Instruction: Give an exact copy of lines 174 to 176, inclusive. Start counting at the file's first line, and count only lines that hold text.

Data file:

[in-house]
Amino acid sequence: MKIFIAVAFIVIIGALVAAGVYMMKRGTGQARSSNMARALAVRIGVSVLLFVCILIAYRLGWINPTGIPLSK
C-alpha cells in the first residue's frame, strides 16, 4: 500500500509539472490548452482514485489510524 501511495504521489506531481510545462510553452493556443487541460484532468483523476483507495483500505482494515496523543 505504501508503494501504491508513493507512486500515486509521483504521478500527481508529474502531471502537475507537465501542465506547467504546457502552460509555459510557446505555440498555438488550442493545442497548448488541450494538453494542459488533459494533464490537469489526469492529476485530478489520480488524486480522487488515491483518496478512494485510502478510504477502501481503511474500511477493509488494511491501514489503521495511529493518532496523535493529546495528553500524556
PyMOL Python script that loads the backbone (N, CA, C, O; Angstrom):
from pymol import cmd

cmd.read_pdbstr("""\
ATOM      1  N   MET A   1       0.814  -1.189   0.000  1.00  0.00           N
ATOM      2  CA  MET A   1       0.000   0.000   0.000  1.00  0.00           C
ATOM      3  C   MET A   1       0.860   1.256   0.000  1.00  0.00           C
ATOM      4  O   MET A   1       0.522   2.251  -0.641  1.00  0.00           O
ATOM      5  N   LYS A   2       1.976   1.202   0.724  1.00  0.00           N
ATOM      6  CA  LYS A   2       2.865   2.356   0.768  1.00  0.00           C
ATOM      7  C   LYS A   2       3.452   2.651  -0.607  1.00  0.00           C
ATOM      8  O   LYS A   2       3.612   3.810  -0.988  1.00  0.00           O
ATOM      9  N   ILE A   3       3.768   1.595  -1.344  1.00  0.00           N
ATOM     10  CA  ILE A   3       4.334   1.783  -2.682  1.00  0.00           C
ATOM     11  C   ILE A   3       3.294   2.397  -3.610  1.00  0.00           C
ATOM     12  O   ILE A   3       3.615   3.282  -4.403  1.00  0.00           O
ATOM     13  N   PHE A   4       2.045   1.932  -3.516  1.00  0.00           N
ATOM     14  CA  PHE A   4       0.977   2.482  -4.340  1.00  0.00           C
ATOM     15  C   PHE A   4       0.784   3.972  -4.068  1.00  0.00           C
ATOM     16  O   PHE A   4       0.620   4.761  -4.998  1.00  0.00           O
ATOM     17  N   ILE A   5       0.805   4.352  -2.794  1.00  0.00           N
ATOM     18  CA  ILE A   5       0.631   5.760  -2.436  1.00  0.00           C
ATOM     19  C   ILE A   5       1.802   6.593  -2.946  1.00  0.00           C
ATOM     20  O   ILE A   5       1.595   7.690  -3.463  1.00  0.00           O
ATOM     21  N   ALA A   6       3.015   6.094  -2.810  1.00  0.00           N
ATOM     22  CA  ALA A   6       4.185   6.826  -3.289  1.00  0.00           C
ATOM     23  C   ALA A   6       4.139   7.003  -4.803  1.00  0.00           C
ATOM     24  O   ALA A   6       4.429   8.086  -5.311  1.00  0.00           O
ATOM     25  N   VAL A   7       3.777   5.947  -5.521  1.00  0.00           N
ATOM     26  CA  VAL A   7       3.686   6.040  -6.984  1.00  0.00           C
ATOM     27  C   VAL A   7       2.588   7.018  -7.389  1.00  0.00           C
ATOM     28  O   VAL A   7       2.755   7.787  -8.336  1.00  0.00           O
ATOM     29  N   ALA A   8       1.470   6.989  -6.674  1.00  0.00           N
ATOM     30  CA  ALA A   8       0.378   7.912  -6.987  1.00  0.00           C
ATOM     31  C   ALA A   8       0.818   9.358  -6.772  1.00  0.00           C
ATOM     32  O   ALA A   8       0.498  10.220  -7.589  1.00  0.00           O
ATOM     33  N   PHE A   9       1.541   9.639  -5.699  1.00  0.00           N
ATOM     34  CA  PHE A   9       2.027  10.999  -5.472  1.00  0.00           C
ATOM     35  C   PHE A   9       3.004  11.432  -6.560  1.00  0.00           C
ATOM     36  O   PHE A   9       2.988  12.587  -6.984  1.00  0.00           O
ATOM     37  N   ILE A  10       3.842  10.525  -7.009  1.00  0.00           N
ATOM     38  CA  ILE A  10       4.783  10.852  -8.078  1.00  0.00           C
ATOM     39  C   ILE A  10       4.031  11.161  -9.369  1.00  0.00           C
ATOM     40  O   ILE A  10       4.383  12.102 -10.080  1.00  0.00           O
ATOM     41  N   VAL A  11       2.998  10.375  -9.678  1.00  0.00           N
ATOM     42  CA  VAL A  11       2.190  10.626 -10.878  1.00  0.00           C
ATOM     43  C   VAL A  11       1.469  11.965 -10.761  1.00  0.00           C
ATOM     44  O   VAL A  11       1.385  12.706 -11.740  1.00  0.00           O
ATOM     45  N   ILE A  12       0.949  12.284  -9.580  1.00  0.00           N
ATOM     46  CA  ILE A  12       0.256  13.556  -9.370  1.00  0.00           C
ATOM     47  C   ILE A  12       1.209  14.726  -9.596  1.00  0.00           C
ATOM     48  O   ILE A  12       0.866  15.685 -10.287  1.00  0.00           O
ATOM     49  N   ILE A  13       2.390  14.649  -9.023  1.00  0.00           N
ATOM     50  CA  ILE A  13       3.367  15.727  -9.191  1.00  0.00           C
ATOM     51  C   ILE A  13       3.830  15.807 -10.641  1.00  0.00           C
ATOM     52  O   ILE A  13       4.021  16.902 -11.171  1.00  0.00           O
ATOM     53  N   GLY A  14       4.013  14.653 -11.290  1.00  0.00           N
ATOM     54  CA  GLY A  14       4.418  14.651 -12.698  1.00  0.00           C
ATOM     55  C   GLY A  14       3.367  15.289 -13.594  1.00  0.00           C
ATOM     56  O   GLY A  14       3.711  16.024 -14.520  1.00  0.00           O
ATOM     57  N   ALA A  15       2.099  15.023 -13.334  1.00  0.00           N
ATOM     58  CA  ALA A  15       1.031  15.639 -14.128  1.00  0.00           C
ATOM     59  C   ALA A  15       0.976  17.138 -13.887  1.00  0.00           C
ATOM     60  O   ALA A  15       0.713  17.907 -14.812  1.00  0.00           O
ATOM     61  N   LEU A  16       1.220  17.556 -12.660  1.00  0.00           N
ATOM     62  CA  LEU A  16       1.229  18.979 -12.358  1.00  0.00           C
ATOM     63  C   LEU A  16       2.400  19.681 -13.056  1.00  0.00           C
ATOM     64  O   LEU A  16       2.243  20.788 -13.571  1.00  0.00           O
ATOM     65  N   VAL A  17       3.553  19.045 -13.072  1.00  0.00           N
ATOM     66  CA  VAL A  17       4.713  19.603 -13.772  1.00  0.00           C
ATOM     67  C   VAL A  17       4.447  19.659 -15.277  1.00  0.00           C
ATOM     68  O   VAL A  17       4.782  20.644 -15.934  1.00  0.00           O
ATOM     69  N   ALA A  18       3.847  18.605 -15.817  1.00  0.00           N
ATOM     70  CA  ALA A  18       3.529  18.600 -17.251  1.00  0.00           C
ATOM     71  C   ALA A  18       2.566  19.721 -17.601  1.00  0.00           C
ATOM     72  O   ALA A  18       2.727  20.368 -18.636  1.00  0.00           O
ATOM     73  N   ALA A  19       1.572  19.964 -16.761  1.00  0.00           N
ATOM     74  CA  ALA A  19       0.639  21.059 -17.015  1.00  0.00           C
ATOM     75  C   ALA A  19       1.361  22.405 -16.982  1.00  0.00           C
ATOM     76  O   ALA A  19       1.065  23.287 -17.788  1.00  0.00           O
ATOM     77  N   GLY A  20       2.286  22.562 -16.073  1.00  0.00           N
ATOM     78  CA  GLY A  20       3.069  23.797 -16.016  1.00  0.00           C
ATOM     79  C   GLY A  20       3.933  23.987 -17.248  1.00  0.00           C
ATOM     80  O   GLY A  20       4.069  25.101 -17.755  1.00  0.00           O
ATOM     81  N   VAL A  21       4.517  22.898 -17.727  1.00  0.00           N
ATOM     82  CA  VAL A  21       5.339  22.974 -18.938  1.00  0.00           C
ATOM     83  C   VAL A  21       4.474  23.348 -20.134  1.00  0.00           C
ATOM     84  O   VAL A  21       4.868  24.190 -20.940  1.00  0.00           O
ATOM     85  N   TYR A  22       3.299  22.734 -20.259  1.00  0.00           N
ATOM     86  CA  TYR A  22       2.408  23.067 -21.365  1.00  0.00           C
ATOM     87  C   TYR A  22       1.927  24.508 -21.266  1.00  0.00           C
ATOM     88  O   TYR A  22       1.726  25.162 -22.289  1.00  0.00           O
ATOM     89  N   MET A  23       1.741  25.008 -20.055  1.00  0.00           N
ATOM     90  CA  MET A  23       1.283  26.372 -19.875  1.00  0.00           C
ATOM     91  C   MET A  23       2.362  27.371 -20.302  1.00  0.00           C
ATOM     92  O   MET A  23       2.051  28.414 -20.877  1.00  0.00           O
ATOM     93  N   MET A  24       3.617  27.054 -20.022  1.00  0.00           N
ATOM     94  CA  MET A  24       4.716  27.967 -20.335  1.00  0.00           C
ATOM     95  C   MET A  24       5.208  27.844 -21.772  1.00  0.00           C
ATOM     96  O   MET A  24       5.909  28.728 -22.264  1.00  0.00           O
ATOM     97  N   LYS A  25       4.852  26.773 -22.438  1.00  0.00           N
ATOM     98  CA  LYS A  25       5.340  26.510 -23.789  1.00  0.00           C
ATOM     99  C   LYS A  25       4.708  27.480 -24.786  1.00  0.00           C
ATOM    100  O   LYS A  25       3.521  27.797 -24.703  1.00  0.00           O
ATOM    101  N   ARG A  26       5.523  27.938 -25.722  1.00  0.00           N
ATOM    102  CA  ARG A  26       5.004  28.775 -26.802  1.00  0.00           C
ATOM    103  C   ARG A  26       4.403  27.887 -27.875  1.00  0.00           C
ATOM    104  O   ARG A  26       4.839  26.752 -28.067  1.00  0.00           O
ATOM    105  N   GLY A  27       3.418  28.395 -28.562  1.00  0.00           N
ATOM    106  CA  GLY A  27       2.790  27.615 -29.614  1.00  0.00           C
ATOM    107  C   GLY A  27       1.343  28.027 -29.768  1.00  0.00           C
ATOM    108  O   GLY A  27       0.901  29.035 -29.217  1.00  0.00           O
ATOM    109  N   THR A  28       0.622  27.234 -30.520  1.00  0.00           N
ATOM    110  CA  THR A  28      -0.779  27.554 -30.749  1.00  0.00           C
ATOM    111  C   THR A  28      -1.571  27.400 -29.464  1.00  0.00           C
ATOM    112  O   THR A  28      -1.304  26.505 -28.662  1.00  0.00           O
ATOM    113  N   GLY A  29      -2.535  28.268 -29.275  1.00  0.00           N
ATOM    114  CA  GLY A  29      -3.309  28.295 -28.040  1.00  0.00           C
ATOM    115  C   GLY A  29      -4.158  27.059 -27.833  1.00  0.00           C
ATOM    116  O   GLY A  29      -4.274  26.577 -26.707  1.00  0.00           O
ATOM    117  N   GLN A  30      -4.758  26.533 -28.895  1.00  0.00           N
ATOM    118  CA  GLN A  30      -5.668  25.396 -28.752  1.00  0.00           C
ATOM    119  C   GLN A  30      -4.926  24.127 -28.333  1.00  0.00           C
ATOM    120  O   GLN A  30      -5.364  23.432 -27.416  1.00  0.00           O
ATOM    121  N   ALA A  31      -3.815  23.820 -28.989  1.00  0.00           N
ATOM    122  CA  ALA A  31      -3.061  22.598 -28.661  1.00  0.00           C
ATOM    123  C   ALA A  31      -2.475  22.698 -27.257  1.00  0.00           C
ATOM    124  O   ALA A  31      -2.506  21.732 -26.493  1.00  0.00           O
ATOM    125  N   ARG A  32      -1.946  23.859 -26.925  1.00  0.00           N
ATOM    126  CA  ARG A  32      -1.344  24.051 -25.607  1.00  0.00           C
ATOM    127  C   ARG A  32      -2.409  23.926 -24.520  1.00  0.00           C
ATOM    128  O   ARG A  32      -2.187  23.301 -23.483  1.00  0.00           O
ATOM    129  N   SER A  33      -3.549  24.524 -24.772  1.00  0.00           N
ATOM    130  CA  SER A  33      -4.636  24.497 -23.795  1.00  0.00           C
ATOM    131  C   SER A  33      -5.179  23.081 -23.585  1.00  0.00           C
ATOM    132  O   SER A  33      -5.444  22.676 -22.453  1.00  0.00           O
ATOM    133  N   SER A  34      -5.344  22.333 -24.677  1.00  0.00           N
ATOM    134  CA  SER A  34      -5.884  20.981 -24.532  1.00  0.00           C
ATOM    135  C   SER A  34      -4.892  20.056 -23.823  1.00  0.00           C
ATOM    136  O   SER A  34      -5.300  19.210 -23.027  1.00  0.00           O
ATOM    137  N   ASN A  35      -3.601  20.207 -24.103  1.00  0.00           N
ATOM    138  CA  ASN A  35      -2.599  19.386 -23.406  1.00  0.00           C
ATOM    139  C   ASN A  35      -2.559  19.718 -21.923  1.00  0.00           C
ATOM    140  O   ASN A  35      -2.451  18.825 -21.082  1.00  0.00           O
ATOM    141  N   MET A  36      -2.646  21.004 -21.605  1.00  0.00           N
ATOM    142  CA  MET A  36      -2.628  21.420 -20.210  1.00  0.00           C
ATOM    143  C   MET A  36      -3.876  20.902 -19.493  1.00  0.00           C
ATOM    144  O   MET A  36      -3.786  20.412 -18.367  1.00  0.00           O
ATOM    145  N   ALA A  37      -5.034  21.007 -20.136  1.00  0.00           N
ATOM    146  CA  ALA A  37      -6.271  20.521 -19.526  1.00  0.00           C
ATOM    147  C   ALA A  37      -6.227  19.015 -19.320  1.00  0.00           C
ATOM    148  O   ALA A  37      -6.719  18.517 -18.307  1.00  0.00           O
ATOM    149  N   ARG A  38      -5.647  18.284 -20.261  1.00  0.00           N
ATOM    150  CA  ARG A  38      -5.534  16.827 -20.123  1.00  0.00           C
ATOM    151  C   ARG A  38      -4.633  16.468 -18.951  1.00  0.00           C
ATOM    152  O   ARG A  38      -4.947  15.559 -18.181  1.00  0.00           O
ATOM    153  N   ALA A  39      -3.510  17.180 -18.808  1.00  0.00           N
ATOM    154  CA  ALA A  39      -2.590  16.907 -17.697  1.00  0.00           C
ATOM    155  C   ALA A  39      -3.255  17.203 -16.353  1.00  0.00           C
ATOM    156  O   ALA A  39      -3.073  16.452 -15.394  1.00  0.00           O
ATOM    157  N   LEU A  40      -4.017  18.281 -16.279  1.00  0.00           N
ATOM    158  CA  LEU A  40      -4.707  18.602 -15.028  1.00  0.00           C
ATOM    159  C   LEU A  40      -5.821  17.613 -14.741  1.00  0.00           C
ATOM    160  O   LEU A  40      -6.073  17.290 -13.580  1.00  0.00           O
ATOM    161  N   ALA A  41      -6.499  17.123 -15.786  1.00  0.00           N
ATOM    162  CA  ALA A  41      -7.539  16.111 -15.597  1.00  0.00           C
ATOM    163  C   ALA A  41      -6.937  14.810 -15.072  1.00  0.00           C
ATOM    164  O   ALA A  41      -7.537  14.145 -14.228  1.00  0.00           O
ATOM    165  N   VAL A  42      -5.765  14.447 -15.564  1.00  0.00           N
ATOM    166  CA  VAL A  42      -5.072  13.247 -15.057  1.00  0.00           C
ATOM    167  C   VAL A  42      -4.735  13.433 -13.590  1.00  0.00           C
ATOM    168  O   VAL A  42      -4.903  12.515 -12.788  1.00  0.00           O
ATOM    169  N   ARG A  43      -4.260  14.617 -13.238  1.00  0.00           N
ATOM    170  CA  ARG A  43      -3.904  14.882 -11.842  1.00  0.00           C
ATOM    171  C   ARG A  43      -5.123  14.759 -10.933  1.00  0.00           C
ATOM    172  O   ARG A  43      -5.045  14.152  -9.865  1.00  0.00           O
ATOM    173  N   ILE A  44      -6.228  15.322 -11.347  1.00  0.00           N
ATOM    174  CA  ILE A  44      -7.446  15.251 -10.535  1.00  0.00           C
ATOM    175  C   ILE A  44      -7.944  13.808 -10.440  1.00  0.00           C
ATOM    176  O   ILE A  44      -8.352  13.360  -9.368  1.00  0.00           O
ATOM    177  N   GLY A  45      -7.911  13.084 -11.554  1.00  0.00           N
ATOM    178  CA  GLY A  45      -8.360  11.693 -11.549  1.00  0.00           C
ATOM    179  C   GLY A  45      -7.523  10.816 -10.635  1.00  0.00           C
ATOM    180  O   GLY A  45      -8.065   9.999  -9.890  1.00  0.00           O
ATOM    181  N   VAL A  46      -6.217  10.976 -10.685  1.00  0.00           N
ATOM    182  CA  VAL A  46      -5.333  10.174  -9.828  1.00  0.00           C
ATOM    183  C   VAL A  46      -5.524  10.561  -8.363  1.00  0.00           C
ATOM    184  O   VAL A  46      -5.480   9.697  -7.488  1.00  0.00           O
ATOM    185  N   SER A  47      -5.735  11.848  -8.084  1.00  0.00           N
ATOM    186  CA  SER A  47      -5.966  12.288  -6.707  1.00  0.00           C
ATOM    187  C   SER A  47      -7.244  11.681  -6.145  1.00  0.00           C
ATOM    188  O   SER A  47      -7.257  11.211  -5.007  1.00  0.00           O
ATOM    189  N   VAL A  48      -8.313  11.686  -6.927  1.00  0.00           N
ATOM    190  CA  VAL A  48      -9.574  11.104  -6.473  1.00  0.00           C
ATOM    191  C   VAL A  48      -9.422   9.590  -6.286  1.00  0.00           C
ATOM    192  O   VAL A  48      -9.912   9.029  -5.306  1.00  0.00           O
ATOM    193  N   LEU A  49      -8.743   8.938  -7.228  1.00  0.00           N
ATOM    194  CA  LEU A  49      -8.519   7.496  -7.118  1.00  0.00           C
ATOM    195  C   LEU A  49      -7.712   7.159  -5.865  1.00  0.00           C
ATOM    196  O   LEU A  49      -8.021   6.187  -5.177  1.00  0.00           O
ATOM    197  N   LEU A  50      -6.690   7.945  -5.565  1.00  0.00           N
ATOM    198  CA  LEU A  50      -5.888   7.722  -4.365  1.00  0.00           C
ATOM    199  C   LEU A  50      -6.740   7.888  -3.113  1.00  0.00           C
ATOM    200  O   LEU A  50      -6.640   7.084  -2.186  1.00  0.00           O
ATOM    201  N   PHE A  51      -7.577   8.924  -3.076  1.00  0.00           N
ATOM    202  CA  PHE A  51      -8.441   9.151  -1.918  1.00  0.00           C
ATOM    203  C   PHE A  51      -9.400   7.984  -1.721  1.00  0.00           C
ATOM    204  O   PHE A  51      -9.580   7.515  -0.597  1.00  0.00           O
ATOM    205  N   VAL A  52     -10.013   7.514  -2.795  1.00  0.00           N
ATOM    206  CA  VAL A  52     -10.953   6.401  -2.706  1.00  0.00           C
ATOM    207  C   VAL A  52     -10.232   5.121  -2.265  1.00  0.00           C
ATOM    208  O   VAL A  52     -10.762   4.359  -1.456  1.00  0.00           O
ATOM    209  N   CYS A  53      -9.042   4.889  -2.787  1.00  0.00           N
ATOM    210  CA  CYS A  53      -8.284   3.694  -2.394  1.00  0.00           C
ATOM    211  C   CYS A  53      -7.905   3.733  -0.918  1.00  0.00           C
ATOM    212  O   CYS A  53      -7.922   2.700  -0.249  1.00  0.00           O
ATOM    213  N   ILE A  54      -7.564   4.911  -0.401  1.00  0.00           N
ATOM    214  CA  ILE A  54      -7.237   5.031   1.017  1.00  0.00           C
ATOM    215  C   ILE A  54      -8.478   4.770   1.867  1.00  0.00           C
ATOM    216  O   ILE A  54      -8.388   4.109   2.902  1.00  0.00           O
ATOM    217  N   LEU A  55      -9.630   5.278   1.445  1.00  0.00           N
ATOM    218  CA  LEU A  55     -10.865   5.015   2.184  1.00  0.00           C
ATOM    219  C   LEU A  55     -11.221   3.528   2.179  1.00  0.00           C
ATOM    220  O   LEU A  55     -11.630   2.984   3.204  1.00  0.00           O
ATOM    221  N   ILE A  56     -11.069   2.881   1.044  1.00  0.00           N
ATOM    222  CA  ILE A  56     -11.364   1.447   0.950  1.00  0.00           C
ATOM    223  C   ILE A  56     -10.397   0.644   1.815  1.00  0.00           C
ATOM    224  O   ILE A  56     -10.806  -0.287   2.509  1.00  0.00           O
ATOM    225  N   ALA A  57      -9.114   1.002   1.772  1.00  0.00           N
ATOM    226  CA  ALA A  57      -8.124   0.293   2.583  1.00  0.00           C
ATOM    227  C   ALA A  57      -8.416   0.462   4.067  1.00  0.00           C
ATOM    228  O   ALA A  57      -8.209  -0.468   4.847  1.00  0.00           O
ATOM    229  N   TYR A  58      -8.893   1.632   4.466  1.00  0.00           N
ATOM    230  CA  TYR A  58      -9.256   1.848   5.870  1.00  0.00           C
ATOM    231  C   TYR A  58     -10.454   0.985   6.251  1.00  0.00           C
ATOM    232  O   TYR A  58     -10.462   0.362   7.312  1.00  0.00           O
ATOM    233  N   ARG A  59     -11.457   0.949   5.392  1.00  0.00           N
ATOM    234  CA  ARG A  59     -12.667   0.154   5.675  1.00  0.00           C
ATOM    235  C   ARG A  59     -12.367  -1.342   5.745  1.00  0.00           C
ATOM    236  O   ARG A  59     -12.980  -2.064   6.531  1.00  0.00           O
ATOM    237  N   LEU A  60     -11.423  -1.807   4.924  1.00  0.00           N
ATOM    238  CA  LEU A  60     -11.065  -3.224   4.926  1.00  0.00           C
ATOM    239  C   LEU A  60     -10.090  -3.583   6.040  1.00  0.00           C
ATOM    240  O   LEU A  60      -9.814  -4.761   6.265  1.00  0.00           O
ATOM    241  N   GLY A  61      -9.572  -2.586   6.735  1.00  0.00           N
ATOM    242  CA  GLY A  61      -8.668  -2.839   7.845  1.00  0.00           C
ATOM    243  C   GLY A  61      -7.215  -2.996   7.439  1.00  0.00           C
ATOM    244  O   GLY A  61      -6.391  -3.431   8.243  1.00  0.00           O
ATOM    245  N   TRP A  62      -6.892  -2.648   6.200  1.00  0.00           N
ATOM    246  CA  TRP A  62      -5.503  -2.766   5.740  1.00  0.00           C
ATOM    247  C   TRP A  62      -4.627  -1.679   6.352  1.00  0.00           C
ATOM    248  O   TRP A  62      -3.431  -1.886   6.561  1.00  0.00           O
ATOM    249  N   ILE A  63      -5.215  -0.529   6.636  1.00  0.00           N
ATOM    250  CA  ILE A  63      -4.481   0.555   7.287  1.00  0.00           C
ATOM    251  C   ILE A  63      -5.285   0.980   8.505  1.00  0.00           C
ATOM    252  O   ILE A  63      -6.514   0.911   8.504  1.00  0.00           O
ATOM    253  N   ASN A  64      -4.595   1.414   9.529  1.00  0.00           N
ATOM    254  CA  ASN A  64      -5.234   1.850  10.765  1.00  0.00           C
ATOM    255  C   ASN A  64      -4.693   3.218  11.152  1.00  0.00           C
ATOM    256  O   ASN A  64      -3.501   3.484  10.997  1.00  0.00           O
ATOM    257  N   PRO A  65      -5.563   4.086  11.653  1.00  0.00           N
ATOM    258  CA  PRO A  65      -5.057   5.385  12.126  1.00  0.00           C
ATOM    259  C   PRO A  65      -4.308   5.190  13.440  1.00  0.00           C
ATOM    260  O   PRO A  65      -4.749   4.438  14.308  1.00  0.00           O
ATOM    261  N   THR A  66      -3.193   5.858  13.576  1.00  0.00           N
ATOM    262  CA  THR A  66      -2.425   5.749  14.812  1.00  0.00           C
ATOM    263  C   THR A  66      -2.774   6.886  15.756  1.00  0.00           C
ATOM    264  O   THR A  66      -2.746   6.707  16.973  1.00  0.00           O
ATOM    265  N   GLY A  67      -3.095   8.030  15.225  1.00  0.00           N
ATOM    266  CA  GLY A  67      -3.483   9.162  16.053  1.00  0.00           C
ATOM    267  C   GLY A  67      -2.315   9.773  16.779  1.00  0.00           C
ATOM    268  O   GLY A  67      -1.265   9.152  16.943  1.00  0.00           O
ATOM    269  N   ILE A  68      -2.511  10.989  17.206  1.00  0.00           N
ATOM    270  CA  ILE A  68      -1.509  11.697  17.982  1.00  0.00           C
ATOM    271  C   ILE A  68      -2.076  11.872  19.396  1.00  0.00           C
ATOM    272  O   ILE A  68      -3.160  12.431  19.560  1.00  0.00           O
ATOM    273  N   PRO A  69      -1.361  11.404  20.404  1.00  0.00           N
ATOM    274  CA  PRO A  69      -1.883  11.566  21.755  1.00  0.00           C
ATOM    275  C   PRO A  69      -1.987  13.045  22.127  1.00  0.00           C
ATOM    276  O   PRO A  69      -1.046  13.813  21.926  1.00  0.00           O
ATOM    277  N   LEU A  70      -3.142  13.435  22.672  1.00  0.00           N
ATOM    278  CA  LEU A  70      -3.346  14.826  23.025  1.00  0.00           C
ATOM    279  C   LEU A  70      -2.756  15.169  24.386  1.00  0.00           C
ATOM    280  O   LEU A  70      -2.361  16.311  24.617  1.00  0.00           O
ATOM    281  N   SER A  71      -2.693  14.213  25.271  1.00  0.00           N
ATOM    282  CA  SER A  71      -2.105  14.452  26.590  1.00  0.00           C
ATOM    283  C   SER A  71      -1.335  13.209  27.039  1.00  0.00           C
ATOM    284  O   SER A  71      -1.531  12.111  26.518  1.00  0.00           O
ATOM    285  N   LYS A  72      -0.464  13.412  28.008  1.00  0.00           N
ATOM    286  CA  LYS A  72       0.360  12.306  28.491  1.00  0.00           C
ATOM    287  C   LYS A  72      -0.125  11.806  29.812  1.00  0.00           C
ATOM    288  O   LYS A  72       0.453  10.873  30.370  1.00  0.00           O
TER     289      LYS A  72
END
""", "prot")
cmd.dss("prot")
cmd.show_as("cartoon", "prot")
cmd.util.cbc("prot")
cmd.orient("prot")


ATOM    168  O   VAL A  42      -4.903  12.515 -12.788  1.00  0.00           O
ATOM    169  N   ARG A  43      -4.260  14.617 -13.238  1.00  0.00           N
ATOM    170  CA  ARG A  43      -3.904  14.882 -11.842  1.00  0.00           C